• Hi Baila – I did have another question for you if you don’t mind 🙂 If you have any suggestions on how to make the transition easier for my 14 yr old daughter easier! She is very excited to be visiting Israel in 3 weeks, but I am concerned about how it will be once we actually move. I am trying to find other girls that have actually made aliyah, preferably from the US for her to email with to ask questions and get some ideas about what it’s like to move to Israel. Any suggestions would be appreciated 🙂

  10. We made aliyah to Rehovot this past September from Ocean County, NJ. We do not have a car and have no problem getting around. Depending on where you live, it will be easier or harder. The person who showed us around on our pilot trip had been living here for 9 years without a car. Some of the things which attracted us to Rehovot: the fact that you don’t have to peg yourself religiously,there is everything from modern to Chassidish and non-religious; the good percentage of Anglos, in fact the Berman shul, which might be best for you and which we frequent, is Anglo and tries to pattern itself on American synagogues which have social activities as well as services; the fact that we don’t need a car; the proximity to both Tel Aviv and Jerusalem; and the weather. Our children are post high-school so I can’t tell you about the school system. Please feel free to contact me if you would like more information. BTW, a good thing to do would be to get on the yahoo groups for the communities which you are considering – you can ask questions and find out about the community in general in this way, including available housing. If you are going through Nefesh B’Nefesh, get onto their yahoo group as well.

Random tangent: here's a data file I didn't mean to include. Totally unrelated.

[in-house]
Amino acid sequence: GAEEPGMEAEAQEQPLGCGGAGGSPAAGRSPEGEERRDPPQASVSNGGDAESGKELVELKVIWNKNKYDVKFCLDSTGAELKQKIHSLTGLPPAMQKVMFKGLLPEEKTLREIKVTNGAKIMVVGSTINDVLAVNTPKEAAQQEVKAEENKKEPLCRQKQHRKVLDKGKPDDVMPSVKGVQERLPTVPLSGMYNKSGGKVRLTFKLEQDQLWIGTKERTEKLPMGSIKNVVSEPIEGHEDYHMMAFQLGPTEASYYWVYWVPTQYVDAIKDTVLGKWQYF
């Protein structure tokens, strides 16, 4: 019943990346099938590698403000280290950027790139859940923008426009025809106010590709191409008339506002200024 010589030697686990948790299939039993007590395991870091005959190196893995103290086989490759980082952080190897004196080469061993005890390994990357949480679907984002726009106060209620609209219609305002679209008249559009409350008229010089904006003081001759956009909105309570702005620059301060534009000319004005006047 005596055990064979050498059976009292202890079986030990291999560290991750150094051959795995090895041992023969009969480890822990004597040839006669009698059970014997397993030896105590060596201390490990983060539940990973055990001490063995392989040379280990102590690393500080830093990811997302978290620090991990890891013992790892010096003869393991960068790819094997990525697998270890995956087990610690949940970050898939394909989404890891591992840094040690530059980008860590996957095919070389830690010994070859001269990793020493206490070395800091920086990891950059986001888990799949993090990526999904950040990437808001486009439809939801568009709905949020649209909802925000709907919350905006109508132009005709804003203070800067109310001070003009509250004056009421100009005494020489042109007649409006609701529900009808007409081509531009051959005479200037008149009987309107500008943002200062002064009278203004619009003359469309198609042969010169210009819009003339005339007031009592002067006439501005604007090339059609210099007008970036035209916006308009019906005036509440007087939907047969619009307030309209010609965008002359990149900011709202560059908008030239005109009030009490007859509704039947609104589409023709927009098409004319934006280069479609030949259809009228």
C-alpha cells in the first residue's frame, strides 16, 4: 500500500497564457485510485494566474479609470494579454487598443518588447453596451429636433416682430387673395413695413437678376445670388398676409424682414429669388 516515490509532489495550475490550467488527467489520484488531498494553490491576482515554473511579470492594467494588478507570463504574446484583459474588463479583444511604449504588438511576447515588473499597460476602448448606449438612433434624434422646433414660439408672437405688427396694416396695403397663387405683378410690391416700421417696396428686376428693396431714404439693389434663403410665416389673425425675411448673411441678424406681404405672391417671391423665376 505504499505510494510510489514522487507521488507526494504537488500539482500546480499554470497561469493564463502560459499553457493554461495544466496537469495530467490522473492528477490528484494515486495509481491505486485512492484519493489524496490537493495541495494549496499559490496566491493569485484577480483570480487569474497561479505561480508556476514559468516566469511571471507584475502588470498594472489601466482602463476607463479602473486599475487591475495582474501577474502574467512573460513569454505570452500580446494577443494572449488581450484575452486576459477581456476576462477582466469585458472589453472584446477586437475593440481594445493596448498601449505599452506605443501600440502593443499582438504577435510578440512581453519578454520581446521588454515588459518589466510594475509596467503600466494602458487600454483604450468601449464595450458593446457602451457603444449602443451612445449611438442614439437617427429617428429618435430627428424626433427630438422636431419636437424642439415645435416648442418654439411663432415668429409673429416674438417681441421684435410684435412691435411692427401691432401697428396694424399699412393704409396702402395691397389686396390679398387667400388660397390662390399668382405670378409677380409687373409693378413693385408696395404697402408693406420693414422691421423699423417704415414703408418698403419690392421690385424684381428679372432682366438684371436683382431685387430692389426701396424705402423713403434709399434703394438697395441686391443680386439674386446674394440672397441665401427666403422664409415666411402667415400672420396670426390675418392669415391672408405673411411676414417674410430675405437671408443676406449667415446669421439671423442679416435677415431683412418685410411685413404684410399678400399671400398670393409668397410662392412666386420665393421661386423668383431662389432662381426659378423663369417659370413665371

11. Nachlaot in Jerusalem

  12. I’ve been living in Modiin for 12 years without a car, and it only became a problem this year. My husband has no problem taking the kids to gan by foot, but it’s hard for me to get them even though it’s a 15-minute walk because I have fibromyalgia. If you do choose to live in Modiin, I’d choose the center area where you’re walking distance of the mall, bus stops out of town, and the train station.

  13. This post put me in mind of an article that I read in Makor Rishon a few weeks ago, about a “garin” or committed community of Anglo immigrants and native Israelis in Be’er-Sheva. The article is in Hebrew, so perhaps wouldn’t be very useful to the prospective olim, but it does describe what sounds like a pleasant, religiously-diverse and idealistic community in a city that is off the beaten track for most new immigrants from the US.